Volunteer to Competitor: Lessons Learnt

When Sarah Pemberton’s parents suggested that the Georgetown University student volunteer for a 4 Deserts Race Series event before competing herself, the Hong Kong-raised half-English half-Chinese runner had “a sneaking suspicion that volunteering at the race was supposed to make me realize that the human body is not made to run for 250km in the desert.” But the opposite effect occurred: after volunteering at the 2014 Atacama Crossing (Chile), Pemberton is now ready to make her 4 Deserts Race Series competitive debut at the Sahara Race 2015 in Jordan this March.
Like many other competitors and volunteers, Pemberton arrived back from the Atacama Crossing “on a high” and because the Sahara Race 2015 lined up perfectly with her school schedule, she selected to compete in this race. But the short time frame also meant a tight training schedule.
“After the Atacama Crossing, I was on a high for several weeks; I created an extremely elaborate training plan that combined advice from various competitors whom I had met in Chile,” Pemberton said. “It only took several weeks for me to fall behind schedule and I felt bad every time I missed a workout or didn’t complete the distance I had aimed for due to time constraints. I was classically naïve in overestimating the time I would have to spare for training, having not fully considered the time I would spend with my internship and doing coursework in my final year at the School of Foreign Service at Georgetown University. Yet, I need only look to those juggling jobs and families to find inspiration.”
Pemberton has recently changed her approach with regular updates to her planning schedule – she sets goals for each fortnight and workouts are planned for the week before based on how much time she can realistically spend training. Her goal is just to finish the race, which she said helps replique montre de luxealleviate the pressure of the competition; Pemberton wants an enjoyable experience training and racing in Jordan.
The start of the New Year always brings new resolutions and although Pemberton had already committed to the Sahara Race, she decided to adopt a resolution to help her training.
“I came across the quote ‘how we spend our days is how we spend our lives’ on my Chrome momentum app over the Christmas holidays, and I’ve adopted it as my resolution for 2015: I’d like to make how I live each day align more closely with how I envisage myself living my life,” Pemberton said. “That includes running and making training plans that I follow through on. In the final stretch, I hope to complete several more back-to-back (-to-back-to-back) days of long runs, bike rides, and hikes!”
One advantage Pemberton has of having been a volunteer prior to competing for the first time is gaining a better idea of the race by observing and interacting with competitors. Pemberton’s picked up a few tips from Atacama Crossing 2014 competitors from bringing crushed crisps (crushed so that they take up less space) to toe socks to prevent blisters. Poles, Pemberton said, help on the hills, while gaiters stop sand from seeping in. Other advice includes powdered hot chocolate and coffee and a sleeping mat. “And,” Pemberton said, “a Go-Pro to capture it all.”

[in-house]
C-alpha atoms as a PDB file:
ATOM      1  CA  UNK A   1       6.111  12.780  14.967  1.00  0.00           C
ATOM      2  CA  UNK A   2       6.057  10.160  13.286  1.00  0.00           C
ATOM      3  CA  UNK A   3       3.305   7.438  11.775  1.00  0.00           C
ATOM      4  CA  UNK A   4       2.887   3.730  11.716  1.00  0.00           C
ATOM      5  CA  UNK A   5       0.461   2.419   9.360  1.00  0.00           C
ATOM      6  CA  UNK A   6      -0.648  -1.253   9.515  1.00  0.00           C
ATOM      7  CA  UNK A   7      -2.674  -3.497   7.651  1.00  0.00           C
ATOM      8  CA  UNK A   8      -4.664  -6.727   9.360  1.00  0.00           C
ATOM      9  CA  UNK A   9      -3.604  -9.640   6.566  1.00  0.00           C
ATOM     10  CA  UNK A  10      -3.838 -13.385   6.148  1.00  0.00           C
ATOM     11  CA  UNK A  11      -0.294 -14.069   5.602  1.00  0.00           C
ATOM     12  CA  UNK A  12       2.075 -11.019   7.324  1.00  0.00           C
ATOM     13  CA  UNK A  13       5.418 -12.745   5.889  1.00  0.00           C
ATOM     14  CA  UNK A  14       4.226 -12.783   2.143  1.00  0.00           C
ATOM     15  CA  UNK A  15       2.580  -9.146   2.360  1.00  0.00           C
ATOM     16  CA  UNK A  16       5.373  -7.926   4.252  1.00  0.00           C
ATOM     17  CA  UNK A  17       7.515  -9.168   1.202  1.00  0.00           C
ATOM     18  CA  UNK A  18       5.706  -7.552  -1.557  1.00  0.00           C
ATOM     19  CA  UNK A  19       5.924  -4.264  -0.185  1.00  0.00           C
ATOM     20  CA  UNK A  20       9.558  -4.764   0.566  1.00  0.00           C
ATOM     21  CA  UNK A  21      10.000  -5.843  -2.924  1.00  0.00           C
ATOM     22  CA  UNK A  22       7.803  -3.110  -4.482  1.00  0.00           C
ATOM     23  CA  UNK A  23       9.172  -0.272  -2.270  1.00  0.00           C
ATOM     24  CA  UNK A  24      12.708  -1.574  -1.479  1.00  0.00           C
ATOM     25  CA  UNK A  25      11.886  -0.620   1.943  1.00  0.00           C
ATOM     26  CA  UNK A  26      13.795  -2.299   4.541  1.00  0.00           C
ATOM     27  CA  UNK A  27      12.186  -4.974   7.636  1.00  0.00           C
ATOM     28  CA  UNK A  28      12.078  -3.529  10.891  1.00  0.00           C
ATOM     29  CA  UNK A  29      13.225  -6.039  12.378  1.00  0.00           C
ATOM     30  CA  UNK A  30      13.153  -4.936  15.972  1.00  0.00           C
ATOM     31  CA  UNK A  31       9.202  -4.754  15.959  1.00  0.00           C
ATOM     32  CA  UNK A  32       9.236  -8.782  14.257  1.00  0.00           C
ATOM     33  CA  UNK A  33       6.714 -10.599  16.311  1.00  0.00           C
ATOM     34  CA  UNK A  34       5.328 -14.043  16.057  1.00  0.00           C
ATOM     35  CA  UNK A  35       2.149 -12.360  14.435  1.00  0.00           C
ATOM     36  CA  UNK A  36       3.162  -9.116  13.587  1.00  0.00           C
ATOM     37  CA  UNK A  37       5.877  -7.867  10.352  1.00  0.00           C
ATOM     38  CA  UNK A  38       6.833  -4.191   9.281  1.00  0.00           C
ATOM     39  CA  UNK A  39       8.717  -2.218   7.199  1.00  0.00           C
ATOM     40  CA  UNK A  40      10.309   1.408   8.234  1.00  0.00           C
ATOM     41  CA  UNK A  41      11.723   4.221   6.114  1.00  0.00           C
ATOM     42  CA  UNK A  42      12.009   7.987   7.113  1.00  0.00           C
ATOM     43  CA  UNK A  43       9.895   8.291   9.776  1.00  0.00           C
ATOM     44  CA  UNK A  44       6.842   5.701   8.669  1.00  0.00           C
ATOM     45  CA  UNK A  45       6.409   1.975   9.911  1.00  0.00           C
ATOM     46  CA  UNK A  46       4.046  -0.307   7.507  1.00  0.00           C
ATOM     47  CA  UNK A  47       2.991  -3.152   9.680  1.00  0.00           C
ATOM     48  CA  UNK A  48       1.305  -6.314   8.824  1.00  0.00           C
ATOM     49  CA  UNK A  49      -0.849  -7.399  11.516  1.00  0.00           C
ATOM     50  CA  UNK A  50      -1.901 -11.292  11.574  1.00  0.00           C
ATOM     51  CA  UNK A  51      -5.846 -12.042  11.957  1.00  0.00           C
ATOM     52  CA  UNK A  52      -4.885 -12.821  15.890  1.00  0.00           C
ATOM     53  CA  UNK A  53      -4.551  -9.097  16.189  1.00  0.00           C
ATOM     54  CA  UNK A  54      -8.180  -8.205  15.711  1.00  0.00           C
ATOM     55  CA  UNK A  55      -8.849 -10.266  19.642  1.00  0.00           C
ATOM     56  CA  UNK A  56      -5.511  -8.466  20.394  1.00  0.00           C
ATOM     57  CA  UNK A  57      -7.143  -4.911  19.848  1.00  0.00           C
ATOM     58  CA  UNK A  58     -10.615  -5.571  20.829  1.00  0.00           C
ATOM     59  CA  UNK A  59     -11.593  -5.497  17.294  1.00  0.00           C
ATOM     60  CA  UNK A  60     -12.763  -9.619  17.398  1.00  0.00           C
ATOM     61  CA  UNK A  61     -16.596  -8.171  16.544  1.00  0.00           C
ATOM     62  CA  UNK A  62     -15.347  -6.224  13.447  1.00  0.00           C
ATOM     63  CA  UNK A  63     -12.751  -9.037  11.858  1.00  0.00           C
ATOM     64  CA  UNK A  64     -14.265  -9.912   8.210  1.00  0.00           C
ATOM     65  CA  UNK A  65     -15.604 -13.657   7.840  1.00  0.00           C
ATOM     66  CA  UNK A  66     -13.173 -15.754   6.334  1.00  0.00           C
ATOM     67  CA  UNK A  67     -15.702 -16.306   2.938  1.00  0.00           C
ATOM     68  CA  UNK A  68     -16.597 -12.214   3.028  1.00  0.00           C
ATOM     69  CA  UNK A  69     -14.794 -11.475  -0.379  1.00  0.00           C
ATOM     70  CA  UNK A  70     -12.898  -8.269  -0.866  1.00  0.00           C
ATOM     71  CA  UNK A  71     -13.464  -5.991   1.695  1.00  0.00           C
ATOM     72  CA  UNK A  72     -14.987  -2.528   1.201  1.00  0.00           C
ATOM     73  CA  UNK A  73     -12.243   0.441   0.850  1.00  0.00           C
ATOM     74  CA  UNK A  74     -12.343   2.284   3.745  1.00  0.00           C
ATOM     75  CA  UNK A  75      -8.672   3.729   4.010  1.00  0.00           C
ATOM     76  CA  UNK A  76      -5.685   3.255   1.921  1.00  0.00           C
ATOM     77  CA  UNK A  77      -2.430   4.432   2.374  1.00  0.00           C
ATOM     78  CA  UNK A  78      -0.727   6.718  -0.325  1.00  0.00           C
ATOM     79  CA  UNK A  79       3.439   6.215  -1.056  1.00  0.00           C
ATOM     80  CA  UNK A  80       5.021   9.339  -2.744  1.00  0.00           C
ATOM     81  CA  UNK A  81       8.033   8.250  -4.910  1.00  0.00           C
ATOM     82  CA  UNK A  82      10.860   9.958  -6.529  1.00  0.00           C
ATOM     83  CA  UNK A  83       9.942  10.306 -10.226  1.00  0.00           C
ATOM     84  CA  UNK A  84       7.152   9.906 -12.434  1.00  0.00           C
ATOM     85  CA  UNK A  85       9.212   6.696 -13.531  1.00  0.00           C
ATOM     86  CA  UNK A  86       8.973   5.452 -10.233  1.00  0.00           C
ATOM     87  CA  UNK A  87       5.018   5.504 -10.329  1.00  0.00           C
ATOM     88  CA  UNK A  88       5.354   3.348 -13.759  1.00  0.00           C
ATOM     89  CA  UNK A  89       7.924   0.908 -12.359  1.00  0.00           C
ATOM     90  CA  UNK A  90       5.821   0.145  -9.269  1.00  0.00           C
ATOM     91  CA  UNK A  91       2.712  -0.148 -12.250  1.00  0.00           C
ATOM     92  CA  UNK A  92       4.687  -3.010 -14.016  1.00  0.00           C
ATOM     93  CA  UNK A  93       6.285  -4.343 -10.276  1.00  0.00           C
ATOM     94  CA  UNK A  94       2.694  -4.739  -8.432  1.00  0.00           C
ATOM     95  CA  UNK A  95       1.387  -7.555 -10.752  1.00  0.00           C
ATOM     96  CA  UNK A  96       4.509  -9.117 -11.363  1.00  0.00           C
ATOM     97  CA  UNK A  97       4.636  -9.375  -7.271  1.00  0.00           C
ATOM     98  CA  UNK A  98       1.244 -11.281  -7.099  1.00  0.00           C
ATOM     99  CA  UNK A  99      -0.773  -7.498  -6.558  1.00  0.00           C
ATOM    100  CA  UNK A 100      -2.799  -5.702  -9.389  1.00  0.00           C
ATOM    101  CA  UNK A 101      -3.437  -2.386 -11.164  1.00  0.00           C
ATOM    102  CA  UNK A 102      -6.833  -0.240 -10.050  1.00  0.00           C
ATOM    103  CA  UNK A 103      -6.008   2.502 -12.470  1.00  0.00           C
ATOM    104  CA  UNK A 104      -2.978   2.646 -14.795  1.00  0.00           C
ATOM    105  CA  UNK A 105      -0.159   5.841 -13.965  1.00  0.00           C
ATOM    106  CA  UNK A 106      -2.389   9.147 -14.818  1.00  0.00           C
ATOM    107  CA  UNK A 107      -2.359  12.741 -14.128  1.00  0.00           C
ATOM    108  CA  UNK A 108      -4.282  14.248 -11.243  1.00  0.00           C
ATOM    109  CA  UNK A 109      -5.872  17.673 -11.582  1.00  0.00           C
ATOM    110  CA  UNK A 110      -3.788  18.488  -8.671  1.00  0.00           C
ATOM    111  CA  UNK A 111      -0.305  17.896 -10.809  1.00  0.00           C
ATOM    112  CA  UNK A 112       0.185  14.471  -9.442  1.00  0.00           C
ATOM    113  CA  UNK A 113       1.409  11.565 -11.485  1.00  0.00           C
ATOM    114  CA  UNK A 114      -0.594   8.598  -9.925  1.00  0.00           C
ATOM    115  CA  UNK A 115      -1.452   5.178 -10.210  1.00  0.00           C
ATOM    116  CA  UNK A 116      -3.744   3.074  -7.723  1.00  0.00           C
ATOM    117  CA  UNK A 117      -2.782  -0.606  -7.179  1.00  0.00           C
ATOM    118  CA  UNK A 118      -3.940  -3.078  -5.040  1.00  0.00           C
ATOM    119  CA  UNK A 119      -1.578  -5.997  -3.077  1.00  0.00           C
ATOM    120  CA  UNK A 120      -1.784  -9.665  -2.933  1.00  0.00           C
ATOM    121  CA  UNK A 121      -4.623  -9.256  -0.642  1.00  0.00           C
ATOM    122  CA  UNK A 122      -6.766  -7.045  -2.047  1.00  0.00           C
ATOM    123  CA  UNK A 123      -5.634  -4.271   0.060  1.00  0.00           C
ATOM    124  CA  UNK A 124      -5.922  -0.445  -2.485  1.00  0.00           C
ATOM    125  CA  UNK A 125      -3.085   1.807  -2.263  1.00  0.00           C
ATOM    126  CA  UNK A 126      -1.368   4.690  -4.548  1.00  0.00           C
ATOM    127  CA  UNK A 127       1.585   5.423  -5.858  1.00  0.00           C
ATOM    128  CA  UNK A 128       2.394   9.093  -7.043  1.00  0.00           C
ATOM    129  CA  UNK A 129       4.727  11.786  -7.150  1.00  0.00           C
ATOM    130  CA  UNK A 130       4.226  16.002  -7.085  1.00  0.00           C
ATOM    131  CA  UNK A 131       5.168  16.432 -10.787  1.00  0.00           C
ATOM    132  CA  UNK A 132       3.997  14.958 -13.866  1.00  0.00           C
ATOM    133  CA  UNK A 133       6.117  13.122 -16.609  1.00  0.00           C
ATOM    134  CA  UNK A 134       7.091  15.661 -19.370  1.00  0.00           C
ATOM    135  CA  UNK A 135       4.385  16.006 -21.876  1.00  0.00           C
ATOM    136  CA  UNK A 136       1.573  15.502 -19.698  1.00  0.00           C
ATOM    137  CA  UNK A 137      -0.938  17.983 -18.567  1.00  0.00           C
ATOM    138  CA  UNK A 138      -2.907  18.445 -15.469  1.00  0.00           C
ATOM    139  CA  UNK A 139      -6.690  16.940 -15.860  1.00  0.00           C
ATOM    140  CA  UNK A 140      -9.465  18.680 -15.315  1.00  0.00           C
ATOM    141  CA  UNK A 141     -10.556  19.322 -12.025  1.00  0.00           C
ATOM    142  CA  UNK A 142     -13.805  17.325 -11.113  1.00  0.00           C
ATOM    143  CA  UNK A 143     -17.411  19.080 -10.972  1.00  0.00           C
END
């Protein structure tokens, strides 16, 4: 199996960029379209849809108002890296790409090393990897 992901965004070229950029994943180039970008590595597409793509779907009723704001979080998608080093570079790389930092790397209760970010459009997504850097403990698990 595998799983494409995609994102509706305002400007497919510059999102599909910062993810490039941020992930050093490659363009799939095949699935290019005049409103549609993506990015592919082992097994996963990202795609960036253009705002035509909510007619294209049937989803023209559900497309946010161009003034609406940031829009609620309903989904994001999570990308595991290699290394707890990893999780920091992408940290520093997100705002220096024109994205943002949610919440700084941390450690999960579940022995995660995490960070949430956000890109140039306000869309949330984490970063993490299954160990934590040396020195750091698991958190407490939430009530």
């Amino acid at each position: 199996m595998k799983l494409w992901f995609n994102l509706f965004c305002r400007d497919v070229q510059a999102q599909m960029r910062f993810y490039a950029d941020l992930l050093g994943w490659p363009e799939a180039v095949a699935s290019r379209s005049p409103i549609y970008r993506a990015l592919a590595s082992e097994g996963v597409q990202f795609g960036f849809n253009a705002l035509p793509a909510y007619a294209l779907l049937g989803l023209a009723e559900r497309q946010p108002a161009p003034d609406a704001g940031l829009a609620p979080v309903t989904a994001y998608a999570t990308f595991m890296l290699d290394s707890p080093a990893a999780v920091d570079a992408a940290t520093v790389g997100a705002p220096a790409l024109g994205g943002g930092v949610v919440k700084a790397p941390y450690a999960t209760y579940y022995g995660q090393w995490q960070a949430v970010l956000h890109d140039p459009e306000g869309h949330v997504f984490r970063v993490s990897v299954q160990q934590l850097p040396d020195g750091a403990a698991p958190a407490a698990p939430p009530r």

While volunteering may have given Pemberton a better idea of what to expect, it was also a unique experience in itself.
“Volunteering was so much more than I expected it to be,” Pemberton said. “I anticipated it as simply an opportunity to learn: what was the terrain like, how long does it take to cover each day’s distance, what foods should I bring, what materials should I have, how should I train [and] instead, I came away with an extremely enriching and fulfilling life experience. I texted my parents before boarding the flight home, ‘Being out here makes me feel so alive’.”
Pemberton said that being a volunteer helped her better understand the 4 Deserts Race Series. While the challenge of completing the 250-km seven-day ultramarathon is at the forefront of everyone’s minds, Pemberton, like many other competitors and volunteers, believes it’s “the environment and the people [who] make it a really unique race experience.”
“The biggest takeaway I have from volunteering is to race for the experience rather than race for competition,” Pemberton said. “There were many people racing as a personal challenge, and many who raced to raise money for charity. Either way, I think the people who succeeded in the race had distilled their motivations for completing the race and kept that at the forefront. I hope to be that kind of a competitor in Jordan.”
Like the rest of the competitors at the Sahara Race 2015, Pemberton will be relying on a group of volunteers to help get her through each of the six stages. And as Pemberton transitions from volunteer to competitor, another member of her family joins the 4 Deserts Series family as a volunteer – her father.
“I am ecstatic that my dad will be volunteering - I'll be so excited to see him at whichever checkpoint he's stationed at each day,” Pemberton said. “It’s impossible to convey the experience of one of these races, so I’m happy that dad will be able to share this with me. At 21, I feel like ultra-racing might become a life-long hobby, and I want my family to understand why.”